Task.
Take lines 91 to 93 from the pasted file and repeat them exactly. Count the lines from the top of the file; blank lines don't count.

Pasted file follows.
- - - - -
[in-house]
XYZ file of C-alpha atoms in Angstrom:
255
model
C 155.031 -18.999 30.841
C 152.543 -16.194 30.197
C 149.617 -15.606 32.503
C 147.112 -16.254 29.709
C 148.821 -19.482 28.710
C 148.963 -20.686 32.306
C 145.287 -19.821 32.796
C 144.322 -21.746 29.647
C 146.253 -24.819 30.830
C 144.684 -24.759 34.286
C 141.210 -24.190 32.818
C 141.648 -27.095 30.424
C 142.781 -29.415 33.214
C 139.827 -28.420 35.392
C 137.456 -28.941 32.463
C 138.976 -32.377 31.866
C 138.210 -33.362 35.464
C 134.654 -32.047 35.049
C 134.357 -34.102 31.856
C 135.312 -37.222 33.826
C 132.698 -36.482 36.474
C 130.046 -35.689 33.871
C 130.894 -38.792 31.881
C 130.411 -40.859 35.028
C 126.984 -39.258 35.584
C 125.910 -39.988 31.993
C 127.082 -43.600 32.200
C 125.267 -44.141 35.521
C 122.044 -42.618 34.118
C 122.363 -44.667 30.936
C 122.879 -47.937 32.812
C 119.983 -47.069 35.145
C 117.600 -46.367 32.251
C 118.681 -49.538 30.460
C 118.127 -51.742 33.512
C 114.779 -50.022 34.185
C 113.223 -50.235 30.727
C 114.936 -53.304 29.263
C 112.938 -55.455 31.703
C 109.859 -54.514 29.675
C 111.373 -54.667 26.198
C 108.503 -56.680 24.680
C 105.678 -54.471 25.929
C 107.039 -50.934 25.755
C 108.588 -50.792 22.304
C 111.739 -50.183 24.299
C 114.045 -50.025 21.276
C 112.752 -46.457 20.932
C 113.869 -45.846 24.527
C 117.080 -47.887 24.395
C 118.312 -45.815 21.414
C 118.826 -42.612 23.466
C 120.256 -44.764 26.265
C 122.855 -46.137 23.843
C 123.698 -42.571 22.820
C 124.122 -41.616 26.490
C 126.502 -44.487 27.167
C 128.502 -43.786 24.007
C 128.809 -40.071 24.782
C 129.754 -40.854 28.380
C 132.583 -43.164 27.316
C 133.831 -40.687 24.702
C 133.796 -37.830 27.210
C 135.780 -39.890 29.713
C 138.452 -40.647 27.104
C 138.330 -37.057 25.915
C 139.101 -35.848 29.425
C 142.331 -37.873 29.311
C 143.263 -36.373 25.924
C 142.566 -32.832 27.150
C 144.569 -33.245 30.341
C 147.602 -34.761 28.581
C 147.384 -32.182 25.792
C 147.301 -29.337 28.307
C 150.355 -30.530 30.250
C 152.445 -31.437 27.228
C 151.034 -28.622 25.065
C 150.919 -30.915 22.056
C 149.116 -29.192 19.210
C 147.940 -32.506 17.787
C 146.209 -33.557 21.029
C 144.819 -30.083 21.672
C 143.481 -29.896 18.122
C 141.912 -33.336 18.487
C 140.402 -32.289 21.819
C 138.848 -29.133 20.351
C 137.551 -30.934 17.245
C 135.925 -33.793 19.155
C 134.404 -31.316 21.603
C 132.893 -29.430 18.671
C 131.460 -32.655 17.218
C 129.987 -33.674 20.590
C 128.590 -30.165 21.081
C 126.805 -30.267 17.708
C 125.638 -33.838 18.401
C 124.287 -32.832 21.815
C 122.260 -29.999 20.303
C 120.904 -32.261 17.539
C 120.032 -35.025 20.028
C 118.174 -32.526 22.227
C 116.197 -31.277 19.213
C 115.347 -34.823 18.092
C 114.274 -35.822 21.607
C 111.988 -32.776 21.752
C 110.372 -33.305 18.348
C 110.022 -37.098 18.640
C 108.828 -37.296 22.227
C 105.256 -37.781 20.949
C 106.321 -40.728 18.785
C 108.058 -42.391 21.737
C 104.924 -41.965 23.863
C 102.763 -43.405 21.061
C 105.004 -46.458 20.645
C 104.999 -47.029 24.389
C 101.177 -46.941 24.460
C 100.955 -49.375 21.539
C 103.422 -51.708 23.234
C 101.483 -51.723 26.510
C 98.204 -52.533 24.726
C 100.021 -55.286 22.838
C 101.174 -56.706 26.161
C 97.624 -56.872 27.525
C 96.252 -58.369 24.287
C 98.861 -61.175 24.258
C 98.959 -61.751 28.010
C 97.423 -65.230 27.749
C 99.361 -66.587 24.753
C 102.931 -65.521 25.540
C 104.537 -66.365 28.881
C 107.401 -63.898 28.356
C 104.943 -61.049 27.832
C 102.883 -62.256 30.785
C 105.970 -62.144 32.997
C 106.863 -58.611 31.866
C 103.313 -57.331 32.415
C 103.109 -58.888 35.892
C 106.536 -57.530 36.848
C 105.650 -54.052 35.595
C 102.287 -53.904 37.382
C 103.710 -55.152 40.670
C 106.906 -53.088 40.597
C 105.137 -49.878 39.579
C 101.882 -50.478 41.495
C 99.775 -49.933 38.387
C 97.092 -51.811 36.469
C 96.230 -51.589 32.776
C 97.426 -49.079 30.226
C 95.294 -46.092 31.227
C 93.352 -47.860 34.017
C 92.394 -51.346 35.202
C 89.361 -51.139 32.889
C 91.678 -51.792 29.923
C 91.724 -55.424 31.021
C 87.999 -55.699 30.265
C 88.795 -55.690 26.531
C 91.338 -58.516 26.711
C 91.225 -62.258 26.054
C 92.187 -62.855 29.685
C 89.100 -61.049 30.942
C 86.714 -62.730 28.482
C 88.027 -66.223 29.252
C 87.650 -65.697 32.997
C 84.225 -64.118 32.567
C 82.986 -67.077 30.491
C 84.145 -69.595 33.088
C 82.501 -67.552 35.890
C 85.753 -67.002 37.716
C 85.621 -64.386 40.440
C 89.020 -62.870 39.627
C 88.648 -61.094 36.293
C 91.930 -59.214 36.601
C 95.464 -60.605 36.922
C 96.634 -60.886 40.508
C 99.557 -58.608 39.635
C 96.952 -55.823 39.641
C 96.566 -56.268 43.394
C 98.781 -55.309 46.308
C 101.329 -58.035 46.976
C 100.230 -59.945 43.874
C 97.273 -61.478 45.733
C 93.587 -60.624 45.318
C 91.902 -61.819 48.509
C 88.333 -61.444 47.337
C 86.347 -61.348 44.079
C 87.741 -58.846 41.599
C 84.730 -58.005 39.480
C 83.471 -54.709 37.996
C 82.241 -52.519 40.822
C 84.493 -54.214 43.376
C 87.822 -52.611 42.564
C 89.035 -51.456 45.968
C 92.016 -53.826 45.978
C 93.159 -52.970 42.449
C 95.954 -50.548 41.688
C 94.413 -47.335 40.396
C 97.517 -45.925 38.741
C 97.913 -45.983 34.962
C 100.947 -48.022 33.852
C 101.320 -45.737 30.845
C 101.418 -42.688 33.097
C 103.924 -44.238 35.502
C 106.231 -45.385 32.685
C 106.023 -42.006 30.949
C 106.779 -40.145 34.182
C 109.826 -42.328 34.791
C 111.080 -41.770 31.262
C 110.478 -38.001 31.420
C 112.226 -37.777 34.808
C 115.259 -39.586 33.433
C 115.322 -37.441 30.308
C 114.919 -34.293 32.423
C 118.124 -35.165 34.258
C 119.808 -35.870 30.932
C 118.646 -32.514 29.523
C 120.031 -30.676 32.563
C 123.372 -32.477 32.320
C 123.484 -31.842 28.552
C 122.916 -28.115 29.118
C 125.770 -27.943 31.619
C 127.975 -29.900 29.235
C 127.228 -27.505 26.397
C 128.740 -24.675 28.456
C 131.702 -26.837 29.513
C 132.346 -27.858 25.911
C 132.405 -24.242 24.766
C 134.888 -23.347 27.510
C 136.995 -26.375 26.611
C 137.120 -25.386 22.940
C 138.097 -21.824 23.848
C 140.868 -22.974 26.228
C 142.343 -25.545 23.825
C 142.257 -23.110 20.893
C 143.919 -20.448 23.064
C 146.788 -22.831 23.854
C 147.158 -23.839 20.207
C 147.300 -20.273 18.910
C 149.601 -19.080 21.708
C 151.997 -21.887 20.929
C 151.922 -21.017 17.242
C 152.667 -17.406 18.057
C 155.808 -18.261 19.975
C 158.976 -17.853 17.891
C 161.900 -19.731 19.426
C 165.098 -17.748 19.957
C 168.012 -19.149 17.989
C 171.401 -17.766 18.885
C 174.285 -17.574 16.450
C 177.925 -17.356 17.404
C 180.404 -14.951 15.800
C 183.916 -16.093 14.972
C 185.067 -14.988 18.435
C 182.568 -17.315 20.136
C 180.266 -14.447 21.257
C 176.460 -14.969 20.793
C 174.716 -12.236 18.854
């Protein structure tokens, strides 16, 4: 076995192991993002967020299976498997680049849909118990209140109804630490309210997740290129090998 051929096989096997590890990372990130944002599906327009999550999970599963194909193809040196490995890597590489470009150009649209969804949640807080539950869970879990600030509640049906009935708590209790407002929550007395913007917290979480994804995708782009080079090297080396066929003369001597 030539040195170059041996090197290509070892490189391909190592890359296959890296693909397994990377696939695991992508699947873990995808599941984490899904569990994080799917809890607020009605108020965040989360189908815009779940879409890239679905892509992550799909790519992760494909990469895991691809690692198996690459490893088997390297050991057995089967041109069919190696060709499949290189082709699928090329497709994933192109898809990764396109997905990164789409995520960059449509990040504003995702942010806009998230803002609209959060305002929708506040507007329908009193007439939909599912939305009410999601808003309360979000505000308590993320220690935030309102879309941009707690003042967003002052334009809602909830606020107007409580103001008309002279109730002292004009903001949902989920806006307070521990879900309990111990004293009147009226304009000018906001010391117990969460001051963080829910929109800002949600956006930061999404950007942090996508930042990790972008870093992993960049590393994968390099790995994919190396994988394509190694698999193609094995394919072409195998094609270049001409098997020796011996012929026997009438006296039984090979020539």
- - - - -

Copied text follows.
C 137.551 -30.934 17.245
C 135.925 -33.793 19.155
C 134.404 -31.316 21.603